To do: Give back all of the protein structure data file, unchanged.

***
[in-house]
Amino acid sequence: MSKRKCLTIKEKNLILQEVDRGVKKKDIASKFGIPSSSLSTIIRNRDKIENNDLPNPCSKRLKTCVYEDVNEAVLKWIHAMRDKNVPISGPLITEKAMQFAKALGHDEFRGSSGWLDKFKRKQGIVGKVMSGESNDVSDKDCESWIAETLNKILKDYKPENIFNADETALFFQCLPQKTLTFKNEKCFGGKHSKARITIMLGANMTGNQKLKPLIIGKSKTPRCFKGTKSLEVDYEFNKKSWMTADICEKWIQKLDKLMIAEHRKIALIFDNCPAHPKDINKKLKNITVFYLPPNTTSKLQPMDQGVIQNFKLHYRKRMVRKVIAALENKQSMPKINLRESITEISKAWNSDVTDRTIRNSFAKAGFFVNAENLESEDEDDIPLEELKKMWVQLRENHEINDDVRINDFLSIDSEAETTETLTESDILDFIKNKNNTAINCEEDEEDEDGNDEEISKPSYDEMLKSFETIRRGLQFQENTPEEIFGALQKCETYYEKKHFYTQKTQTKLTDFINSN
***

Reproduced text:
[in-house]
Amino acid sequence: MSKRKCLTIKEKNLILQEVDRGVKKKDIASKFGIPSSSLSTIIRNRDKIENNDLPNPCSKRLKTCVYEDVNEAVLKWIHAMRDKNVPISGPLITEKAMQFAKALGHDEFRGSSGWLDKFKRKQGIVGKVMSGESNDVSDKDCESWIAETLNKILKDYKPENIFNADETALFFQCLPQKTLTFKNEKCFGGKHSKARITIMLGANMTGNQKLKPLIIGKSKTPRCFKGTKSLEVDYEFNKKSWMTADICEKWIQKLDKLMIAEHRKIALIFDNCPAHPKDINKKLKNITVFYLPPNTTSKLQPMDQGVIQNFKLHYRKRMVRKVIAALENKQSMPKINLRESITEISKAWNSDVTDRTIRNSFAKAGFFVNAENLESEDEDDIPLEELKKMWVQLRENHEINDDVRINDFLSIDSEAETTETLTESDILDFIKNKNNTAINCEEDEEDEDGNDEEISKPSYDEMLKSFETIRRGLQFQENTPEEIFGALQKCETYYEKKHFYTQKTQTKLTDFINSN